Steven Crump spoke in church to his own congregation, today. He is their bishop, after all. The service was short and packed with lots of Congregational Choir numbers, multiple keyboards and a familiar flute.
The Bishop started his remarks with an analogy: "Suppose you were invited to the Birthday Party for your Best Friend? He had already given you so many gifts and you wanted to give him what he really wanted--would you know what kind of love that is?"
Then he told us a simple story that happened on a Chicago bus.
The girl was 17 and it was Christmas Eve. She had worked all day for too little money. So had her mother. The older woman had to work as a char woman in a highrise by the river. Both mother and daughter would arrive home bone tired and fall into bed. There was no money for gifts or tinsel or anything related to most wonderful time of the year. Two months earlier her father had left their mother and the divorce was pending with acrimony all 'round. She felt her angry father had stolen their family.
With that hopeless thought in mind, she boarded the bus for the long trip "home" and not much to look forward to that Christmas....or any Christmas eve in recent memory. She recognized the bus driver. The only comfort the whole day would be to sit near the front and put her thin shoes on the floor where the manifold of the engine warmed a small spot on the floor in front of her faded, hard bus seat. As her cold feet were warming to the heat of the motor as they jerked along she noticed him.
He was a well dressed man in Pendleton wool and a natty vest who stood behind her on a strap-- . He carried his last minute Christmas gifts for some lucky person in a little shopping bag with the name of .a big Department store in glitter on it. He looked safe enough and she could see the bus driver glancing protecitvely in his rear view mirror.
He approached her and asked politely if he could sit next to her on the seat. It was the first time she got a good look at his face. Above the top of his well wrapped muffler/scarf his eyes were kindly and shined with genuine concern.
"Please forgive me," he said, "but you looked a little tired. Have you had a hard day?"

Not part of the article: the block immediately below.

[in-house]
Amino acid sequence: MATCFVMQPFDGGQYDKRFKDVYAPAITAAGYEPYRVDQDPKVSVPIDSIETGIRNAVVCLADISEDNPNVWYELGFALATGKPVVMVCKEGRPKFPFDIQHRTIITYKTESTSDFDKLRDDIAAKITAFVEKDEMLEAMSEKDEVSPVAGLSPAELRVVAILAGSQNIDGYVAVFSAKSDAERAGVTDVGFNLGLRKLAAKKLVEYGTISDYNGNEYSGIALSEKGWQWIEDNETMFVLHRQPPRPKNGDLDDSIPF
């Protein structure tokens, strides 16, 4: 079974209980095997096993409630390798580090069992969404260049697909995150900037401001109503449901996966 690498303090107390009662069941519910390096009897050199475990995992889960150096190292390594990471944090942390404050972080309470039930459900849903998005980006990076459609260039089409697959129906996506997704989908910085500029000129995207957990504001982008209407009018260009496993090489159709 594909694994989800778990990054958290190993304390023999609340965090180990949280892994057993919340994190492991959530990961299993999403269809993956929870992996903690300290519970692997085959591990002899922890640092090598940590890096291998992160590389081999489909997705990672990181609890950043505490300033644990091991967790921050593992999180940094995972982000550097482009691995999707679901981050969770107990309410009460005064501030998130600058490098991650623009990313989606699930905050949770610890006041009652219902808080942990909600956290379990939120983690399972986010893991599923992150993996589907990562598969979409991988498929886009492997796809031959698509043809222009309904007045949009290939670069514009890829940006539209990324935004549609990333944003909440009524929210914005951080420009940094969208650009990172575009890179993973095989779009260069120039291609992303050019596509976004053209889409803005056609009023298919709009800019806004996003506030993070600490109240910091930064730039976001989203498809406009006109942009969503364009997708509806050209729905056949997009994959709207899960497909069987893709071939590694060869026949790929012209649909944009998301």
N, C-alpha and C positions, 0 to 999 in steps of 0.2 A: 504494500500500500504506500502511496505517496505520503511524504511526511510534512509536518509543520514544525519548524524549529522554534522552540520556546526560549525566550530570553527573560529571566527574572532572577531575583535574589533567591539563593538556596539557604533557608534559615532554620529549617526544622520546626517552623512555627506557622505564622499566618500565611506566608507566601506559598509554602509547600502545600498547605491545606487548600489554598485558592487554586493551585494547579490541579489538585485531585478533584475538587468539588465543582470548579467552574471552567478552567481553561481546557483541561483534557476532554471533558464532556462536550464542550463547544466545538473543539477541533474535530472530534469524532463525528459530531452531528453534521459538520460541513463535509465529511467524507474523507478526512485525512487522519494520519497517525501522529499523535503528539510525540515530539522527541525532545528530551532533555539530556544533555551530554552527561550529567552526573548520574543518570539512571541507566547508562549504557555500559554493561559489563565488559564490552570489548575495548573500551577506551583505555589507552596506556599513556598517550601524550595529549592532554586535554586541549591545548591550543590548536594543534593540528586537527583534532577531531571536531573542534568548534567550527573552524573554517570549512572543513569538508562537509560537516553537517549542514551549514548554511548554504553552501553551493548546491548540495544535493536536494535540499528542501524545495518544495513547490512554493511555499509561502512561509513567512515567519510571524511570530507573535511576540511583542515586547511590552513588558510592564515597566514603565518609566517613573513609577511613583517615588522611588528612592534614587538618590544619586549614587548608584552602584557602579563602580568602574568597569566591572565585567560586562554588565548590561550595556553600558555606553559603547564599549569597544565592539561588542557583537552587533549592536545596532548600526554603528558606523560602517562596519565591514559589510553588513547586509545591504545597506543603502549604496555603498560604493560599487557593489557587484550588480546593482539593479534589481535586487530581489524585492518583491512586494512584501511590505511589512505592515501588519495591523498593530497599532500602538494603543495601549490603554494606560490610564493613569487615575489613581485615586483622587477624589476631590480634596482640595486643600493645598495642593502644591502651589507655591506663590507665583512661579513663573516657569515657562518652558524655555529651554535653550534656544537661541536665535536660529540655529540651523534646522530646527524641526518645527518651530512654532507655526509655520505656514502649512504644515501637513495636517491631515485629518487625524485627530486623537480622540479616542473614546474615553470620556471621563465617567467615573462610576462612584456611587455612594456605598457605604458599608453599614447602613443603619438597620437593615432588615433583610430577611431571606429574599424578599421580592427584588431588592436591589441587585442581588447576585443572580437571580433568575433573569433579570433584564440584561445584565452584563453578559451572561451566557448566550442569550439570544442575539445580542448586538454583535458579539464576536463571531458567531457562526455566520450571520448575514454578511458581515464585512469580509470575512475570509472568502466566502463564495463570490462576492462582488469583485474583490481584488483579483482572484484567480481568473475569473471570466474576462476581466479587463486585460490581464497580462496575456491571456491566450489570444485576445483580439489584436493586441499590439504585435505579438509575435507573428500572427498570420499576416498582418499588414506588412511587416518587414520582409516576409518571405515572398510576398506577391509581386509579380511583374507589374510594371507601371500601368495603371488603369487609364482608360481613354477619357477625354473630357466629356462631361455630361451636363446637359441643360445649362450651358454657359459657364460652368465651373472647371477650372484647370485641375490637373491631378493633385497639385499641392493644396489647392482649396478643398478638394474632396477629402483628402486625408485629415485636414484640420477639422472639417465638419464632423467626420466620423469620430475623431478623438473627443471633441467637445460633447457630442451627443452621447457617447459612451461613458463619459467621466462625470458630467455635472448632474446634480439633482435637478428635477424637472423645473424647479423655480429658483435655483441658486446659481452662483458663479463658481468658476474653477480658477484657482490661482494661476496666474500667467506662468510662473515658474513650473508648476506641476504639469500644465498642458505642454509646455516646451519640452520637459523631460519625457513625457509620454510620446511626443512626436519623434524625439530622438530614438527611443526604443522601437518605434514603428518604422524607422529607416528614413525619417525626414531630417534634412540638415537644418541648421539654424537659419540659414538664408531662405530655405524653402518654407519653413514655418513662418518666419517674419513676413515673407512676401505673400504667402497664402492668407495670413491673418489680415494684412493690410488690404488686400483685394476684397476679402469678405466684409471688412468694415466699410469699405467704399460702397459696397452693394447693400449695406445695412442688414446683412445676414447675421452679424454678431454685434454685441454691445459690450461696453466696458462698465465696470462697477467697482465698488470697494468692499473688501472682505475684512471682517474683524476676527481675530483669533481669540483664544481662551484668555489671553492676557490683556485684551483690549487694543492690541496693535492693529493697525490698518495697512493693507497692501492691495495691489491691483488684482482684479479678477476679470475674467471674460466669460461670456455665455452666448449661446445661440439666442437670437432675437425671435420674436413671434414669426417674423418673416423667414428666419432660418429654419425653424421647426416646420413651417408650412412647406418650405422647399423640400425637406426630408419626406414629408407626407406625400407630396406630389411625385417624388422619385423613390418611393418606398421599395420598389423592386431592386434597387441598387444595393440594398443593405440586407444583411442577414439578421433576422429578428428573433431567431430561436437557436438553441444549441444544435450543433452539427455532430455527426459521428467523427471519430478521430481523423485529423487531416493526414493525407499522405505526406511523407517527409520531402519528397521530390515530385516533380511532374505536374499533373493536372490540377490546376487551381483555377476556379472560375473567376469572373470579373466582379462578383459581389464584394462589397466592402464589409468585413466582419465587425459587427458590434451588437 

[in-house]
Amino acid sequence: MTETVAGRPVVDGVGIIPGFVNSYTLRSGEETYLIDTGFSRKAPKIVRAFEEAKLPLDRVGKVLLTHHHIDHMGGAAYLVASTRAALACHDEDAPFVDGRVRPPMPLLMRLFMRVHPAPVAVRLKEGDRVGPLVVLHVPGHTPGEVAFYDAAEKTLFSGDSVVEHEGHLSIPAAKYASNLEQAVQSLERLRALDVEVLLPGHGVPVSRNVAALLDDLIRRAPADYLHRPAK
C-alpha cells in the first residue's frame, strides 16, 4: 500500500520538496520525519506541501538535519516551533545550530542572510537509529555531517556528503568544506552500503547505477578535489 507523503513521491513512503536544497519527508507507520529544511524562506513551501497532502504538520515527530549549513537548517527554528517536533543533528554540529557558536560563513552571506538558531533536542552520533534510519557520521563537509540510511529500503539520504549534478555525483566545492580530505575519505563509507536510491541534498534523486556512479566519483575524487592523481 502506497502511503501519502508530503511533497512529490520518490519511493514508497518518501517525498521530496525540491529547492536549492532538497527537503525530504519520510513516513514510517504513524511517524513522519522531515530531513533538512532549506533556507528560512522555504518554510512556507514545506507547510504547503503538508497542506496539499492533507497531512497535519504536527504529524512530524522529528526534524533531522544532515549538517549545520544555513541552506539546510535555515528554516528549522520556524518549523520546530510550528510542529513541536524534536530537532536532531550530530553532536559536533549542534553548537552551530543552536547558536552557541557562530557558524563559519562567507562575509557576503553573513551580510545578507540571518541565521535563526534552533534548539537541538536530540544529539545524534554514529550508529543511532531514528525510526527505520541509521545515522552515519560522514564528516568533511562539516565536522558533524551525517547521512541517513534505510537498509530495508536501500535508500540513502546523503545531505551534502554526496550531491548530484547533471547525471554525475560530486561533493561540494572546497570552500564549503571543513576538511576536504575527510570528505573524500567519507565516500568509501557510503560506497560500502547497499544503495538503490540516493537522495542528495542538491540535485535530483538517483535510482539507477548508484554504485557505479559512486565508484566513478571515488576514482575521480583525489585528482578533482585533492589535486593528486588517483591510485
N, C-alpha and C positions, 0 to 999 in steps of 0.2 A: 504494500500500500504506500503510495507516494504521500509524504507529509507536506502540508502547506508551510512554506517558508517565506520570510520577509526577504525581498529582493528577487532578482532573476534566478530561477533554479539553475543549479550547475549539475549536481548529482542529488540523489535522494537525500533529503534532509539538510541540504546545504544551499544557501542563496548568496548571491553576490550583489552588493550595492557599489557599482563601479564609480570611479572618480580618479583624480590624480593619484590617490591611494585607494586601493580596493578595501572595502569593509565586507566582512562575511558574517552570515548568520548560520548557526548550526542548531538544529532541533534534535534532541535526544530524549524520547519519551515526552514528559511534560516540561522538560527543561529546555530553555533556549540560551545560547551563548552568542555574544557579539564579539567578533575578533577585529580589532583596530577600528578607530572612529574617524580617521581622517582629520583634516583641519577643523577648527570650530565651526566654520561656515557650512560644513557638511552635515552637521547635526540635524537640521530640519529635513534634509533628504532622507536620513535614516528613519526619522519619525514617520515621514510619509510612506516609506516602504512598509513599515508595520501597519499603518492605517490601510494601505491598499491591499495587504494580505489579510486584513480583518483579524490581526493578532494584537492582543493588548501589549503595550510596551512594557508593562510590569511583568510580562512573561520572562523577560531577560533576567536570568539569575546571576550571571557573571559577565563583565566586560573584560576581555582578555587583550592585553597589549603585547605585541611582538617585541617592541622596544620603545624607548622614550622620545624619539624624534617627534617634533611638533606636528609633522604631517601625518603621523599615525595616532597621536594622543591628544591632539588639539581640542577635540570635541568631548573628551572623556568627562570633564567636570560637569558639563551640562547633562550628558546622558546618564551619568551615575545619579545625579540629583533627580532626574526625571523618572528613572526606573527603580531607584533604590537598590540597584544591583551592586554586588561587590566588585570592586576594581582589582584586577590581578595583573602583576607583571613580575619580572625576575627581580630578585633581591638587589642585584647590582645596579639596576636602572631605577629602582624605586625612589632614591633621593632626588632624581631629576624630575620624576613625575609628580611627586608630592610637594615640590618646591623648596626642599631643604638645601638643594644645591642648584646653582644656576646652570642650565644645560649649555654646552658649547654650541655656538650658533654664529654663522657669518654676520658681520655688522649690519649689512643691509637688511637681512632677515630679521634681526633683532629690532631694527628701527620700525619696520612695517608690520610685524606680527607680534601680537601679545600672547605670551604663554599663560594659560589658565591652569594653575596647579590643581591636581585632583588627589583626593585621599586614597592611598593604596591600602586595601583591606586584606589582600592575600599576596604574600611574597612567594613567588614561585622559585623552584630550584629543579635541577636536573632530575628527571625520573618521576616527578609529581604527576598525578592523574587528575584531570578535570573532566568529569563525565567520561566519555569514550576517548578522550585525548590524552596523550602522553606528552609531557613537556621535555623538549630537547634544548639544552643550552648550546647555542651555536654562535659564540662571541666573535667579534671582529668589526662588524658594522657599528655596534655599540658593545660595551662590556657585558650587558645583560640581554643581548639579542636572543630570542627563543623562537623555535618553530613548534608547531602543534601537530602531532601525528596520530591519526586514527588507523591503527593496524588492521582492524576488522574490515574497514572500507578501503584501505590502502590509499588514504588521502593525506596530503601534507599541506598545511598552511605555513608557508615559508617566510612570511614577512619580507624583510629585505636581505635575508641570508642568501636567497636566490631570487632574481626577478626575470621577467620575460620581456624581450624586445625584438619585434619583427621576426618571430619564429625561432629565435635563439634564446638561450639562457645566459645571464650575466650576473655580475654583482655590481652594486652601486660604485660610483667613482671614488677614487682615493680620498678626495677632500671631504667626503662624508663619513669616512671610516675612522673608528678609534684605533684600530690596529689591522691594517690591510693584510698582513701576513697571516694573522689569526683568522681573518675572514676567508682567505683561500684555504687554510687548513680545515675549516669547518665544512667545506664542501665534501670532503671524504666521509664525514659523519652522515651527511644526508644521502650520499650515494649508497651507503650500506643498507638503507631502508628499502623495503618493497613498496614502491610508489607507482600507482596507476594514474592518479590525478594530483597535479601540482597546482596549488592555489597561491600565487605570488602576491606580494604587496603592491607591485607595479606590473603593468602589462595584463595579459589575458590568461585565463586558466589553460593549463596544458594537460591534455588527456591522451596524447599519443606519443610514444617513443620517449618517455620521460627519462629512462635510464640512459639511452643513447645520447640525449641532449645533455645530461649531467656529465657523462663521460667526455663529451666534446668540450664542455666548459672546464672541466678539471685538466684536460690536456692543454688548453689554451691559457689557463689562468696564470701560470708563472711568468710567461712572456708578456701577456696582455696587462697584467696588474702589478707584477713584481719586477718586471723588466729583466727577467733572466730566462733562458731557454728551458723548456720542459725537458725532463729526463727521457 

Tears welled up in her eyes as she realized it was the first kind thing anyone had said to her in many years...and she was only seventeen. She mumbled something about being OK..and thanks for caring enough to ask when he began to get up. He pulled the cord and rang the bell as the bus slowed to a stop and he got off, turned and stood looking at her through the open door.
Then she saw the little fancy shopping bag on the seat of the bus.
"Hey, sir, " she shouted at him through the door, "you left your package on the seat."
"No, that's for you -- and Merry Christmas!!
The door slapped shut and the bus resumed it's stop and go down Lexington Avenue.
She didn't want to take it...but the bus driver said she should..Couldn't leave anything on the bus.
When she got home, she told her mother about the kindly man...first one she had ever seen that close in her entire life and they opened the bag together. There was a brightly colored foil candy box with expensive pralines and cream made with white chocolate and the biggest nuts either of the women had ever seen. The daughter gently draped the red cashmere scarf around her mother's shoulders and for the first time in months they both smiled.
The pretty music box played a tinking version of "Have Yourself a Merry Little Christmas" and as they listened to it over and over again they began to believe that one day their troubles would be far away.
Now, twenty years later she still keeps her late husband's wedding ring inside the delicate little music box with little love notes from her little children now grown."
Bishop Crump concluded with his prayer that we as the man in the muffler should take the challenge pass on the spirit of the Savior to others during this time of year..and all year round."
Merry Christmas 2011
"I wish there was something more I could do." he bagan, "but this is my stop."